A HOUSEFUL OF CROOKED TEETH
“Yes,” he said. “In fact, it’s your daughter’s skull. Now look how those front teeth angle slightly forward. When the canines squeeze in, the angle will become more pronounced until her face is stretched out of shape and her bite is out of alignment.
My 13-year-old daughter Marie frowned at the X-ray.
“Here’s what I want to do,” said Dr. Lewis. “First I’ll install spacers between those baby canines and the pre-molars. Then I’ll put braces on the front teeth to pull them forward to make room here,” he pointed. “Then we pull out the two remaining baby-teeth, and bingo! The permanent eye-teeth will drop right into place. The whole process ought to take about 18 months and cost $5,000.”
Ooof! I suddenly “got” all those jokes about orthodontal expense I’d been hearing all my life. And they weren’t funny. Especially frustrating is the fact that Marie and I are the only ones in the family whose teeth look straight.
Sally, age 10, has a crammed mouthful that looks like a springtime ice-jam in the Yukon. There is crowding and jostling going on in her mouth that makes a British soccer riot look like synchronized swimming. We’ve been bringing Sally to see Dr. Lewis for years, but he always looks her over and says, “Not yet.” His eyes sparkle when he says it, and who can blame him? He’s looking forward to the challenge of his career, followed by a trip to Hawaii.
Wendy, age 6, is missing half her teeth, and for the past year has been constantly nursing one loose tooth after another. She loves the attention she can get, and is constantly showing her loosest tooth to anyone who’ll look.
My wife, Betsy, is famous in our neighborhood for her jolly eagerness to yank a loose tooth out of the head of any child who’s at least half-willing. (It’s weird, I know. And probably illegal.) So when showing a loose tooth to her mom, Wendy knows she is flirting with danger. She kind of wants the tooth pulled, but at the same time she’s horrified by the idea.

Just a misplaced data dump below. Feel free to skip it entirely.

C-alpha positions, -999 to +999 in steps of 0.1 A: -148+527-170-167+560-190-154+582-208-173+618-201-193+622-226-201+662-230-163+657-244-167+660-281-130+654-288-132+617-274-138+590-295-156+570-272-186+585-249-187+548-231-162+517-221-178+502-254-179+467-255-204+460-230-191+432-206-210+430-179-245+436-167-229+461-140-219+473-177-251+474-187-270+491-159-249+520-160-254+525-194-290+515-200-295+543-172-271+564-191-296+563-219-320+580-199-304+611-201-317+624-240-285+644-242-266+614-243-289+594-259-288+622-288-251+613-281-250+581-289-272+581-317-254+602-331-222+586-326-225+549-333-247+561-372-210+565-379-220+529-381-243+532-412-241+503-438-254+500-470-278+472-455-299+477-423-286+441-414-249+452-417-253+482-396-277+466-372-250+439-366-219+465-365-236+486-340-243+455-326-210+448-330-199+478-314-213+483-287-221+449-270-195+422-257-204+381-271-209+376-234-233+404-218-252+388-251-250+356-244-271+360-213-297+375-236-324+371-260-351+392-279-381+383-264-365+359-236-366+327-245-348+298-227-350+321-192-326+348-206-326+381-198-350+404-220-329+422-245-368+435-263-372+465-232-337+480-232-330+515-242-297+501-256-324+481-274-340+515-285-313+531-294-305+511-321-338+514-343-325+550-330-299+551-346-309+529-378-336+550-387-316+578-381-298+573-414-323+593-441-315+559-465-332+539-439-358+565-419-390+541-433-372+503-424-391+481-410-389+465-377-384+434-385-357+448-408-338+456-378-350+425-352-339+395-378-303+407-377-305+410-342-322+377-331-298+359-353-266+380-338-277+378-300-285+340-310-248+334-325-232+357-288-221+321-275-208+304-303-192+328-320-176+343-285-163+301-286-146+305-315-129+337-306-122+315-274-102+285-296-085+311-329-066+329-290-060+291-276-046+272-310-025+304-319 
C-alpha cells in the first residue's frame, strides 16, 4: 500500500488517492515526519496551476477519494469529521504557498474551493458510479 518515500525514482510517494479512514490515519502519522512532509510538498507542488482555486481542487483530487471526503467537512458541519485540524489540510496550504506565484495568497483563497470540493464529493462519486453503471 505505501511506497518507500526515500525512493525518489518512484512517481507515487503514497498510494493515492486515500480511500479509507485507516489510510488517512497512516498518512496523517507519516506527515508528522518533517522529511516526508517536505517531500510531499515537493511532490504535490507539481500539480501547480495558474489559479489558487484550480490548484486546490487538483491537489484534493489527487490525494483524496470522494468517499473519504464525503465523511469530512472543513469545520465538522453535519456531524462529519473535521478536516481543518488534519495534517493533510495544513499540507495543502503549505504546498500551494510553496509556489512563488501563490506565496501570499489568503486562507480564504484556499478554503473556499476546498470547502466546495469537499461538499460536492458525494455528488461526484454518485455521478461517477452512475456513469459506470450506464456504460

“Look at this!” she’ll say to Betsy, opening wide and moving a tiny tooth with her finger.
“Ooh! Let me wiggle it!” says Betsy, her sporting instincts aroused.
“No! You’ll pull it out!” accuses Wendy.
“No I won’t,” says Betsy, who might.
“You can wiggle it, but only with one finger,” says Wendy. (One time, her trust at low ebb, she duct-taped Betsy’s hand into a fist, leaving only the index finger free.)
“Ooh, let me yank it!” Betsy will say, as she prods the tooth.
Wendy pulls her head back and her jaws snap shut like a mouse trap. “No!” she says and runs away. One night, after a long day of toothplay, Betsy sneaked up on Wendy, who was peacefully drooling on her pillow, and harvested a tooth. But real sportsmen don’t shoot their prey when it’s sleeping, so the contest is generally reserved for Wendy’s waking hours. Neither one of them can leave a loose tooth alone, so this strange little game goes on and on.
Meanwhile, Wendy’s mouth is in chaos. There are empty spaces, isolated pointy baby-teeth, and huge ivory slabs rising out of her gums like crooked monoliths. When she bites a sandwich, it looks like it’s been savaged by a pack of sharks. It’s impossible to guess how her teeth will end up, but I’m expecting the worst.
Nowadays I see a kid’s head as one of those dice cups you use in Parcheesi. It gets a good shake, the teeth come down into place, and the random result makes you a winner or a loser.
To Dr. Lewis, the engineer, a kid’s head is like a log-jam, full of creaking, groaning tensions that only he and lumberjacks understand. He sees things in a time-lapse way as he drags teeth here and there with wires. The teeth shift, strain and finally come around. Someday an incisor will snap into place too soon and pin his hand inside a mouth until help arrives.
You may wonder how a straight-toothed guy like myself got into this fix? My heart led me astray. When I first met my wife, I noticed that her front teeth were a little crooked. It was a cute effect. Blinded by that cuteness and her other charms, I just never thought things through. I’m not saying I should’ve done things differently and that the past 20 years haven’t been one long, sweet song, but it DOES seem ironic that the smile that set my heart to beating, would someday give me a series of financial beatings.
Back in the car, Marie said soberly, “Gee Dad, that’s an awful lot of money.”
“Don’t worry about it,” I said, “Dr. Lewis just talked himself out of a job. Now that we know his plan, all we have to do is tell it to Mom and buy some wire!”
* * * Rick Epstein can be reached at email@example.com.